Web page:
We went on bantering like this for a while. Telling each other of our experiences living alone during the new COVID phenomenon. She wished she had an animal like Lucius. Lucius had been keeping me safe and warm and was good company. He was three-and-a-half and still hyper. He craved attention. I pet him; held him; took naps with him on my chest; brushed his long black-and-white hair. He kneaded my arms and chest with his sharp claws. His gold eyes fixed on mine and he sometimes seemed to see into my soul. He was a beating heart, a wild feline who seemed to understand what was happening in some unusual, intuitive, protector sort of way. He’d done the same thing in 2018, after Adinah and I broke up and I kept him and the house.
Adinah, his mother, was gone. Poof; just like that. It was just me and him. I’d pace the house crying, and then fall into the old foldable chair Adinah had let me keep (her grandfather’s); Lucius wouldn’t hesitate a moment, he’d jump onto my lap, climb onto my chest, and lick my tears away. Literally. He knew. He understood. He loved me unconditionally. And vice versa. This was the miracle of animals. They did not judge you like humans; they weren’t manipulative; they weren’t sarcastic or jealous. They were just soft and loving and warm and kind. Unconditional, flawless love. He was my little four-legged “son.” Sophia did not have this privilege.
Eventually, after about two hours of catching each other up on the past two weeks of COVID Insanity, we bumped into the toxic topic we’d been avoiding: “Us.”
“So what do you think?” I asked. “About you and me?”
She hesitated, then cleared her throat. “Well you know I care about you a lot. Like, a lot.”
“I know. Ditto.”
“Right. Well. I dunno. Chad and I have done this weird sort of back and forth thing the past month. Ever since he flew out to Italy. We’re not back together, exactly, but we’re not not back together. Does that make sense?”
I laughed. “Not really? Sort of?”
She laughed. I could picture her throwing her head back, chucking her long blond hair off her shoulder. “Yeah. It’s hard to explain. We connect so strongly as artists, me and Chad. And I feel comfortable just being around him in a strange way. We’re not sleeping together at the moment. But we might later. I think he has a profound inability to love anyone, honestly. And he doesn’t feel super excited about sex. Sometimes I wonder if he’s gay. If he’s, like, you know, repressing his sexuality. But on the flip side he makes me feel…somehow safe. Maybe it’s because of that, the fact that he seems in many ways cold and distant. Like he can’t connect fully with me. As I’ve said before, he’s so much like my father. It’s odd. Psychological. Deeply intuitive. Wow,” she said, chuckling. “It’s so weird how we can be completely self-aware of something about ourselves, and yet still be powerless to change it. Like alcoholism.”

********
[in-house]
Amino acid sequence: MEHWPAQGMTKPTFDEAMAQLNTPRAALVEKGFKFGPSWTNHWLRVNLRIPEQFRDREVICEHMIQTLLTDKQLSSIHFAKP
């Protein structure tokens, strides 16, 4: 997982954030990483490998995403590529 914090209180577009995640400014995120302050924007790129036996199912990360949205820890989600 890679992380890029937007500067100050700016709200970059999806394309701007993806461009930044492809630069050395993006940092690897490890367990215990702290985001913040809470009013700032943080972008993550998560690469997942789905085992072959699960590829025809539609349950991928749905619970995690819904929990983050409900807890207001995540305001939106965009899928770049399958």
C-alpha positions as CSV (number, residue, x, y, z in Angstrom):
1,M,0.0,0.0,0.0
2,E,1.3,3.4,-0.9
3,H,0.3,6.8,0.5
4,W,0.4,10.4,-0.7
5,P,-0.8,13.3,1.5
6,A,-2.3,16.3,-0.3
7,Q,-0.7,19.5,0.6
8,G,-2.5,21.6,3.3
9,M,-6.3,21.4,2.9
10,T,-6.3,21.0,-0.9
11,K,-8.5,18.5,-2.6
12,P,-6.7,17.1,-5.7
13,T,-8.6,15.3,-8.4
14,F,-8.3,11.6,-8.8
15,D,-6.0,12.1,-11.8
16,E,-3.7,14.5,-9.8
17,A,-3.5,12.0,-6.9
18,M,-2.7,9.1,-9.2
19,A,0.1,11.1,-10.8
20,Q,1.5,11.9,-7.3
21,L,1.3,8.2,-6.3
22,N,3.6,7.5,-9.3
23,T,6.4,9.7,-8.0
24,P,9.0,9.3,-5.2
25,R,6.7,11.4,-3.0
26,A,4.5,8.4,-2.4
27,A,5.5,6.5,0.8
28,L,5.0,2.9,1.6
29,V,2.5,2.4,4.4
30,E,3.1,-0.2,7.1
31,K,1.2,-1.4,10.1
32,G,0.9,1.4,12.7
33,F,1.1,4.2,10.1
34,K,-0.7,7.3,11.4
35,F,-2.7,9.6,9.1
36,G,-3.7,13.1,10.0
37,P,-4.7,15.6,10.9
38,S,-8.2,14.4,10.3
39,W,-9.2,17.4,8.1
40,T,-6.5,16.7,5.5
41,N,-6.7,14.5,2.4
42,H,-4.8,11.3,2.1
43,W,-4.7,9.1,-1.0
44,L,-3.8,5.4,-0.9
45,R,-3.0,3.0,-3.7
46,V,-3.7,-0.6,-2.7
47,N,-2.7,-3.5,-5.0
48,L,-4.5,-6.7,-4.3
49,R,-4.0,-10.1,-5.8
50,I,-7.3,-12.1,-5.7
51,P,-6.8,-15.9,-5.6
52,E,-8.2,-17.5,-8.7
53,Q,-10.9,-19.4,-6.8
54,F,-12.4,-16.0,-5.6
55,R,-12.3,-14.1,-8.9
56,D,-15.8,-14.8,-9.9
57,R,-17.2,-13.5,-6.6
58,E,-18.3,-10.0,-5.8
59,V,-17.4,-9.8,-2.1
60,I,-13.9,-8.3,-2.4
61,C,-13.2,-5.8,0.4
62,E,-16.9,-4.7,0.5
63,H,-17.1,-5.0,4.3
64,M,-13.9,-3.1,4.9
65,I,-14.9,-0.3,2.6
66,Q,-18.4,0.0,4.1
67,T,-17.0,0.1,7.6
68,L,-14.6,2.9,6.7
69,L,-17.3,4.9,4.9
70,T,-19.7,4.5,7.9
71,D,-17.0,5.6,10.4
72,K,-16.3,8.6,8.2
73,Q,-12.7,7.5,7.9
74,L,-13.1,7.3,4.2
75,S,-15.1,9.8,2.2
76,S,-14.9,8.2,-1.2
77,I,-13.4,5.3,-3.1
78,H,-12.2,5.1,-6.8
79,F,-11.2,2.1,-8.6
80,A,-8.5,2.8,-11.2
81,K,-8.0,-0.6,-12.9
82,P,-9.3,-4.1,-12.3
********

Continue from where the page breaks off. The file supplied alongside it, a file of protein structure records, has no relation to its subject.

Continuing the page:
Or abusive relationships, I thought.
My stomach clenched when she said all this about Chad. Yet I know I was being childish, selfish, immature, myopic. Again I was a hypocrite. I knew as well as anybody that you can’t change people. That we are who we are. I couldn’t change myself. I was so similar to my own mother it made me want to vomit sometimes. The sexism and womanizing were a reaction to my mom, always seeking a “replacement” for the maternal love I always felt lacking. Like my mom I could be mean, cruel, controlling, jealous, petty. I gossiped like her, played games like her, could be histrionic like her. I was just as self-conscious and insecure, and worried about what strangers thought of me. I struggled over other people’s perceptions of me. Which of course is as dangerous as a knife being thrust into your own chest by your own weak hand. The only difference between Sophia and I and our respective parents, I figured, was that we’d hit bottom and gotten sober, found recovery, therapy, meditation, a community, etc. We were at least trying to change, attempting, however feebly, to push back against our own nasty instincts.
But then there was Chad.
“Don’t you feel that special feeling when you and I kiss, Sophia?” I tried to remove the edgy, irritated tone from my voice. “Don’t you feel the obvious chemistry?” Don’t you see, I wanted to add, that I’m the younger, more attractive, more talented and more driven artist compared to the independently wealthy, in-his-sixties dinosaur Chad?